What these recommendations collectively would do is to give substantially greater power to regulators to determine how Wall Street is run. But stop right there. Is this realistic? Who, exactly, is going to determine how to “limit scale”? How can we have any confidence that such decisions will not be highly politicised? By controlling cascades, are regulators not providing an implicit subsidy for excessive risk taking? Mr Rickards might counter that his proposed stricter capital ratios would limit such risk-taking, but once again, can we be at all confident that such capital ratios will be set in a sensible, objective, non-politicised way, given the history of chronic failures on the part of regulators to effectively carry out their mandates?

Our concerns with a purely regulatory-based solution come down to the following: Is Mr Rickards really prepared to place his faith in the regulators who enabled the S&Ls to embark on their fateful 1980s lending binge; who failed to see the dotcom bubble but then wasted no time slashing rates when the market crashed; who denied that there was a housing bubble even as they were claiming that the nascent subprime crisis was “contained”; who were supposedly overseeing Fannie and Freddie in the years prior to bailing them out completely; who repeatedly missed (or chose not to hear) Madoff warnings; who glossed over Lehman 105 repo transactions; who bailed out AIG CDS at par even though such contracts were trading at a huge discount in the market?

To be fair, Mr Rickards is in good company. There are numerous policymakers and financial commentators who appear not to have learned the rather obvious lesson that the US financial regulatory regime not only repeatedly fails, but fails so completely, consistently and predictably that Wall Street has made a highly profitable business out of being bailed out. As Sir Isaac Newton might ask, have these folks fumbling for a regulatory-based solution to Wall Street excess thought to apply the scientific method properly, isolating key assumptions and controlling for all factors? If they did, they might see the disturbingly consistent pattern right before their eyes.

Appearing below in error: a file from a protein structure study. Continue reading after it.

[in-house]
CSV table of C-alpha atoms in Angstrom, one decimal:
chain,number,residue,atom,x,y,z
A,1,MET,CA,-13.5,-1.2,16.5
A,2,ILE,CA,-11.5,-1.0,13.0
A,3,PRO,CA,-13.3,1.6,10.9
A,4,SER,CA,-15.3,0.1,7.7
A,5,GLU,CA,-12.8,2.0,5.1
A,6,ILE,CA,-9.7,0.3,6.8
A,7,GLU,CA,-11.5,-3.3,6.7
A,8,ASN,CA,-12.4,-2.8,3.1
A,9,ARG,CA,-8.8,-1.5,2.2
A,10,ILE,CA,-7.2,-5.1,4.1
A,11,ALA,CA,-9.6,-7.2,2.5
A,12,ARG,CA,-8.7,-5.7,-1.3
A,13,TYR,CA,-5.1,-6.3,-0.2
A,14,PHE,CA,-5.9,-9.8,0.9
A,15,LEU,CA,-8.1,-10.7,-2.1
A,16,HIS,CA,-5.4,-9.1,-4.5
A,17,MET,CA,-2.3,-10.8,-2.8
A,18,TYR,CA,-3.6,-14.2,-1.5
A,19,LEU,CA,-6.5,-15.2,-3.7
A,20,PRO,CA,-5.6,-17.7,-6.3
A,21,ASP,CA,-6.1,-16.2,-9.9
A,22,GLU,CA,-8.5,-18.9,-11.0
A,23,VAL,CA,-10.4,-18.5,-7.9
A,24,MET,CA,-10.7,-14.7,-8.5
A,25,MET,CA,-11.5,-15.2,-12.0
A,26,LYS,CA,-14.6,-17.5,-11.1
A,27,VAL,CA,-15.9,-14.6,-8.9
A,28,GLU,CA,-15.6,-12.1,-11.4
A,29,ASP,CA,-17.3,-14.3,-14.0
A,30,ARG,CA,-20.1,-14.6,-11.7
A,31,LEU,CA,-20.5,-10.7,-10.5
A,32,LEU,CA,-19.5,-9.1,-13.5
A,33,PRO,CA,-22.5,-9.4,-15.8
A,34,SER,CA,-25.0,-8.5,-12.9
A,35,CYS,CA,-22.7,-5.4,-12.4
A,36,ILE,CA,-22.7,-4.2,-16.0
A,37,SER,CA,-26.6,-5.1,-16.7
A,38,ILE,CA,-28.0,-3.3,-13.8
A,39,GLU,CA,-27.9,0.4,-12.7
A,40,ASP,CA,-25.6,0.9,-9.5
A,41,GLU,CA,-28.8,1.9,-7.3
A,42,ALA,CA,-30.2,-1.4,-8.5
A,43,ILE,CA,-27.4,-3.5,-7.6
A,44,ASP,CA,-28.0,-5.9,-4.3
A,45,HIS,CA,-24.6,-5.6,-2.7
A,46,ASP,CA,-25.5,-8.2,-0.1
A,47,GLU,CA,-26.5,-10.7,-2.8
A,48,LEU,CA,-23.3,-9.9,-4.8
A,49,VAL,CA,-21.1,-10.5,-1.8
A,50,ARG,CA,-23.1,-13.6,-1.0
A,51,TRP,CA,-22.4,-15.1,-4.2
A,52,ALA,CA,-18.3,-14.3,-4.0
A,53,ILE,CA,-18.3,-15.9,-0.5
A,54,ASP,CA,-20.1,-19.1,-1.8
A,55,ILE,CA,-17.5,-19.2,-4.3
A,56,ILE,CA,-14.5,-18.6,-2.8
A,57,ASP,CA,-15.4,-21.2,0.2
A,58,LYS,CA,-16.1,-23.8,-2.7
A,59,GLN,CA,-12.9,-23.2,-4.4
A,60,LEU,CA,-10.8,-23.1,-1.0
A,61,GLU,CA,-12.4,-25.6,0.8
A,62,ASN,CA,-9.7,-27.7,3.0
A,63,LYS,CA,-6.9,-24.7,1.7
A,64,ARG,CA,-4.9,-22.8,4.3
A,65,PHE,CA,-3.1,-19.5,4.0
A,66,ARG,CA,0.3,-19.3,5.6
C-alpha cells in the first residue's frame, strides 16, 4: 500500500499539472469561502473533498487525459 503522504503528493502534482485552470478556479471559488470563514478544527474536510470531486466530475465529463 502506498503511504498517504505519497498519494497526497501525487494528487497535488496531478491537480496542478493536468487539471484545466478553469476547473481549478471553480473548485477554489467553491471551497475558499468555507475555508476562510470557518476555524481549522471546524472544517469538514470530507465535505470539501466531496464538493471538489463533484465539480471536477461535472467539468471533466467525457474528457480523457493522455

We agree wholeheartedly with Mr Rickards that VAR is a flawed concept and that a power-curve approach to risk management would be a welcome step in the right direction. But with all due respect, we are horrified at the prospect that the dysfunctional US financial regulatory system would be tasked with such an important initiative.

If more such “misregulation” is not the answer, then what is? Our solution is simple: Throw Wall Street to the wolves. Congress should pass a law making it illegal for the government or any agency thereof, including the Fed, to provide any form of direct financial assistance whatsoever, under any circumstances, to the non-depositor sources of funding for the financial system.

How would financial markets respond? Presumably, absent any explicit or implied guarantees, the share prices of weak financial firms would decline, perhaps to levels implying a high risk of insolvency. The weakest institutions would probably also find that their bonds were trading at a large discount and would find it difficult, if not impossible, to refinance at attractive rates. They would be forced to shrink their balance sheets, if not immediately, then gradually over time. Larger (uninsured) depositors would begin to withdraw funds from those institutions deemed at growing risk of failure and place them in stronger institutions. They would also most probably spread deposits around, seeking greater diversification of risk. In general, capital would flow from weak to strong financial institutions, exactly what is needed to avoid a repeat of 2008.4